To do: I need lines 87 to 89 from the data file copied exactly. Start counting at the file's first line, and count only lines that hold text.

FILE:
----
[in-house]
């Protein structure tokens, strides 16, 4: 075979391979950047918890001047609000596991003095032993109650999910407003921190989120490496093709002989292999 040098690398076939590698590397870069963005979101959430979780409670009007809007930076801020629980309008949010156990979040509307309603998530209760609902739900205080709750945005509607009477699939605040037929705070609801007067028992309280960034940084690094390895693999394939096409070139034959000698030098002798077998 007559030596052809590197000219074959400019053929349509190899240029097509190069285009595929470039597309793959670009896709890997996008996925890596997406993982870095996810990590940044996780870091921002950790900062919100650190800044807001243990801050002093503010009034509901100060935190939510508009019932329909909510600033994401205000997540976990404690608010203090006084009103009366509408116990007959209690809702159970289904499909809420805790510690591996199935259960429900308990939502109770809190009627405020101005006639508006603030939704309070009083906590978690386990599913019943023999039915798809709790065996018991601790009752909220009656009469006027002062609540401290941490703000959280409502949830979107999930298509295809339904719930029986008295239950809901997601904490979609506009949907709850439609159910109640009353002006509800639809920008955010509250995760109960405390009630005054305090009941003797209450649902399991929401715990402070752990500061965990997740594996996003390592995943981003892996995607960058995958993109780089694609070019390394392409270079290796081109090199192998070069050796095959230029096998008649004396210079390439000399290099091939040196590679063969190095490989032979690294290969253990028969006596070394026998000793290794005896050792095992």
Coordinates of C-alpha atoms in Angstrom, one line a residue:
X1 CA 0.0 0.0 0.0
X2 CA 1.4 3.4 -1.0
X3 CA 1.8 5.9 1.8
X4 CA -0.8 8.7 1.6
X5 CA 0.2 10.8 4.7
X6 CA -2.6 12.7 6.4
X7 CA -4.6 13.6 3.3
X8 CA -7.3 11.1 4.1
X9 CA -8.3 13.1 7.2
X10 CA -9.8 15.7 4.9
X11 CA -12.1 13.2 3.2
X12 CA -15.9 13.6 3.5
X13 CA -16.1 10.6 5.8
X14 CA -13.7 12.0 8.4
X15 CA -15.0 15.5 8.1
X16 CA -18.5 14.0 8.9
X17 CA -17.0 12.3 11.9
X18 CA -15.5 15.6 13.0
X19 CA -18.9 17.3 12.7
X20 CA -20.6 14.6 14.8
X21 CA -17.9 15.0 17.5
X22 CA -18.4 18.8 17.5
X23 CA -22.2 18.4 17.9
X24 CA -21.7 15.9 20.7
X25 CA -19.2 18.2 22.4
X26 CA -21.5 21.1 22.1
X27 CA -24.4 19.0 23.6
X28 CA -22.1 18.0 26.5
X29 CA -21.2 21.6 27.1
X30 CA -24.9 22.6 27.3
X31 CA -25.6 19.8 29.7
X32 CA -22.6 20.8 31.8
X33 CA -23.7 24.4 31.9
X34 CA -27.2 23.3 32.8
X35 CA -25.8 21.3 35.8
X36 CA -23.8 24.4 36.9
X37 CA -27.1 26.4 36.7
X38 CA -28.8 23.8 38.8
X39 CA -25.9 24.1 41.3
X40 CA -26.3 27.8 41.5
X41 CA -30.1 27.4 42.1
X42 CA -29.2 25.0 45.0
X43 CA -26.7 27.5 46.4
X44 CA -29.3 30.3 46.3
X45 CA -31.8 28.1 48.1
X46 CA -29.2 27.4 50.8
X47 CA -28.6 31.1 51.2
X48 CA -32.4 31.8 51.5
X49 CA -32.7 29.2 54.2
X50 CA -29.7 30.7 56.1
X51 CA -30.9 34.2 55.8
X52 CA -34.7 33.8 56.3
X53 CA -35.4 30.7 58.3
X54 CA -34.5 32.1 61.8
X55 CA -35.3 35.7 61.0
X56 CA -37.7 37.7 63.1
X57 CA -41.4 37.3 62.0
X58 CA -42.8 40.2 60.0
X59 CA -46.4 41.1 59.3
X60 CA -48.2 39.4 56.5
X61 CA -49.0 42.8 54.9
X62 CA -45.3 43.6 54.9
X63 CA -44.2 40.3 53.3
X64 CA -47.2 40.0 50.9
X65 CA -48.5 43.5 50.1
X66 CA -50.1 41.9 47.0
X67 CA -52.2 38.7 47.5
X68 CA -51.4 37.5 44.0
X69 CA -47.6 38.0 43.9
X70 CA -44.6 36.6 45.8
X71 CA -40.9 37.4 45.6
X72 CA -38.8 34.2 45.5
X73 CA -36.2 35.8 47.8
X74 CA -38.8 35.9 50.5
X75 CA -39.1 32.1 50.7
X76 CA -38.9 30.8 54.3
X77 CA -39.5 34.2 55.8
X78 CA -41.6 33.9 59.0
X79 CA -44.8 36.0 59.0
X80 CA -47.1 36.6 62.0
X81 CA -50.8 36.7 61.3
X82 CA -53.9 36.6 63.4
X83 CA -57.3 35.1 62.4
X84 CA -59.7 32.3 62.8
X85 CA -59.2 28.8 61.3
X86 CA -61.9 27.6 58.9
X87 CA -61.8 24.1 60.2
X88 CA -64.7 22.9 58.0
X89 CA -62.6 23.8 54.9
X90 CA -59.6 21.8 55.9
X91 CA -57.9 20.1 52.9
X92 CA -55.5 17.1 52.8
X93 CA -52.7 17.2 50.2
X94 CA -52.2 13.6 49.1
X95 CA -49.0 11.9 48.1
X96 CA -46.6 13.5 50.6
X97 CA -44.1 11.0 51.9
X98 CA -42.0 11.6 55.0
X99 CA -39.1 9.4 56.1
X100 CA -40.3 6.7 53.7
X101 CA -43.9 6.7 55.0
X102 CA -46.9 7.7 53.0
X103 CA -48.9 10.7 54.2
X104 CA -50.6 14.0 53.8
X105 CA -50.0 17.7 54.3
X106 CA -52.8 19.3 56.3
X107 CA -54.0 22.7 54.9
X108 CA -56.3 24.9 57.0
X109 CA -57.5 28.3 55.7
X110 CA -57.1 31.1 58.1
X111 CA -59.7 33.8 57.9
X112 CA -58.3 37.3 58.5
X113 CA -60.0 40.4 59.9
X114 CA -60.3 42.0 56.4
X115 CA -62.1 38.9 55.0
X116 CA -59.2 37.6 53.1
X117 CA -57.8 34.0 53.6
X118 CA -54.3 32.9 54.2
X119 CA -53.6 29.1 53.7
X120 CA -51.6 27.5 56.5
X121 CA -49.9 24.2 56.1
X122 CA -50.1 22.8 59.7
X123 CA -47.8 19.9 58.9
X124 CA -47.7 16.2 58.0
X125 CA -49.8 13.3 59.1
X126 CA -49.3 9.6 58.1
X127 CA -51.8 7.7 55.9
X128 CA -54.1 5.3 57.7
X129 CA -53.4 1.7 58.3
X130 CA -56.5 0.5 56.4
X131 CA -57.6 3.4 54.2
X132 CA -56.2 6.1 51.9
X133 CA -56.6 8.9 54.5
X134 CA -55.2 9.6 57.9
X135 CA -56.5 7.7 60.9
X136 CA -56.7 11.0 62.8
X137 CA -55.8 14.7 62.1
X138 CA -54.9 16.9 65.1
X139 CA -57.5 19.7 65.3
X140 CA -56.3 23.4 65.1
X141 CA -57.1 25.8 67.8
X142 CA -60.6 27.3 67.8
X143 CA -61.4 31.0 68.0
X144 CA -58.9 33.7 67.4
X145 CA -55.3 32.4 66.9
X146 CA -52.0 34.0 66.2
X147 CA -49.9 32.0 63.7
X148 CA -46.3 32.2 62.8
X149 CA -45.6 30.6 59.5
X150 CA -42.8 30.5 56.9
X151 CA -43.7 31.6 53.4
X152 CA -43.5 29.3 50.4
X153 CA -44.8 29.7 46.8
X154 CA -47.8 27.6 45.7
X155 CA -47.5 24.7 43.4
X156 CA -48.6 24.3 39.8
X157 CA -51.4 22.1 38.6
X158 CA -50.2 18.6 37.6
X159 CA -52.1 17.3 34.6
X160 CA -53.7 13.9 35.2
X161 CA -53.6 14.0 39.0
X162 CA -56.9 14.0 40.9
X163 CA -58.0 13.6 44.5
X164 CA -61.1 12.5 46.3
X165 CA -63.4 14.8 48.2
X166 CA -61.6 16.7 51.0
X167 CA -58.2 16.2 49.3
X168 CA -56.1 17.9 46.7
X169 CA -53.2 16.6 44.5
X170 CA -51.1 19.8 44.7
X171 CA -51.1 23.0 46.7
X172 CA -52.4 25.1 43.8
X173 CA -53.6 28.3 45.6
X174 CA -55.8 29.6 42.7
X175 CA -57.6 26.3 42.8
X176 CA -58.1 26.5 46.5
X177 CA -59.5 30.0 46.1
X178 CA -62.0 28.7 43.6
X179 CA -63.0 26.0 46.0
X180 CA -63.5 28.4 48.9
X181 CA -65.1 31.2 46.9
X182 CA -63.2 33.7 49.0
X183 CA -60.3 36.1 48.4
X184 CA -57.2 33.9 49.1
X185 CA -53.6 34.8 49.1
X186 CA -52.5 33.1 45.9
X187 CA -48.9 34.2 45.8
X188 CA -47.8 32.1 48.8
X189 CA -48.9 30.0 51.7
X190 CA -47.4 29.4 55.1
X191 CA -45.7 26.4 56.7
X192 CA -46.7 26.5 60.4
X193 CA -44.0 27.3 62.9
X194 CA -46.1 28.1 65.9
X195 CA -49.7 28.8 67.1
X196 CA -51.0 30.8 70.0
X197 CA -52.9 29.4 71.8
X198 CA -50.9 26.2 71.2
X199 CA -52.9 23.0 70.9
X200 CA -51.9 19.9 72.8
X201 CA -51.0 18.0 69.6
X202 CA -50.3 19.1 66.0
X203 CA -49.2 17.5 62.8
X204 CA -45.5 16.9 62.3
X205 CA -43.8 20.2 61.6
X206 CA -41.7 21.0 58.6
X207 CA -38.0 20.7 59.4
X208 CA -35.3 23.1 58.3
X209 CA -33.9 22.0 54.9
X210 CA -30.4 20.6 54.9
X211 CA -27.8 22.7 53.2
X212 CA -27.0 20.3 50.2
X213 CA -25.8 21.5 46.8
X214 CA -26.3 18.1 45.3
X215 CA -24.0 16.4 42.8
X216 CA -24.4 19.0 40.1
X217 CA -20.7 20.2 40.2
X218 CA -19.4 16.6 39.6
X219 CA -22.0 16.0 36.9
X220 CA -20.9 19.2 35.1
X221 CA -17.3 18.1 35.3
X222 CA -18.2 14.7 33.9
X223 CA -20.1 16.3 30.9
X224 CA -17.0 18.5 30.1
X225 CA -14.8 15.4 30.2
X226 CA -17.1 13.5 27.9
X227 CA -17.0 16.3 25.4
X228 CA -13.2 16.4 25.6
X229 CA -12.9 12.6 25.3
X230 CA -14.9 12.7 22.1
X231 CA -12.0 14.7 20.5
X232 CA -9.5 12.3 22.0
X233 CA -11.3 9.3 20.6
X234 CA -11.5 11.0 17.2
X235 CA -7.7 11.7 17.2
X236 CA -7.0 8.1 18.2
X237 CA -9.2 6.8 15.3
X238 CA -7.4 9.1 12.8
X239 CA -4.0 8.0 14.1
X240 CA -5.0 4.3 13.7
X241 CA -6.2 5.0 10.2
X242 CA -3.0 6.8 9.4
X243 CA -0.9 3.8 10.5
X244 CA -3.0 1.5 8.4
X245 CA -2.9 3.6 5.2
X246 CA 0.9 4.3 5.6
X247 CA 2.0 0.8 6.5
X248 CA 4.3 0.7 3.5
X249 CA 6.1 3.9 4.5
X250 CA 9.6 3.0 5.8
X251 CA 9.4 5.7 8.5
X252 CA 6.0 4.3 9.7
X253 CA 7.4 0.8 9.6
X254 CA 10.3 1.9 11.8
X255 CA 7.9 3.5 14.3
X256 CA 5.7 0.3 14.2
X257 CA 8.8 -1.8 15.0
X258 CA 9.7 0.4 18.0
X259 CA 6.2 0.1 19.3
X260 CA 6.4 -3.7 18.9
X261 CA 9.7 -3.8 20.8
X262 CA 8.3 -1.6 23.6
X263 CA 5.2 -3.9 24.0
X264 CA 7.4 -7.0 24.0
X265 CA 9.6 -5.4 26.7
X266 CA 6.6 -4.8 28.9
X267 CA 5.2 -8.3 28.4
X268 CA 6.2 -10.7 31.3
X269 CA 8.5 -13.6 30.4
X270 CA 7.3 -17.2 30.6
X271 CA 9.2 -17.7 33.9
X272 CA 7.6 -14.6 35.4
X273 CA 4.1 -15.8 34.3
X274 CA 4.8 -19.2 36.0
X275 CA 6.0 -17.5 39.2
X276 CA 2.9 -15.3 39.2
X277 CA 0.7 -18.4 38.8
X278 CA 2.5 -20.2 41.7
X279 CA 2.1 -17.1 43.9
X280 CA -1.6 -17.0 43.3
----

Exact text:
X84 CA -59.7 32.3 62.8
X85 CA -59.2 28.8 61.3
X86 CA -61.9 27.6 58.9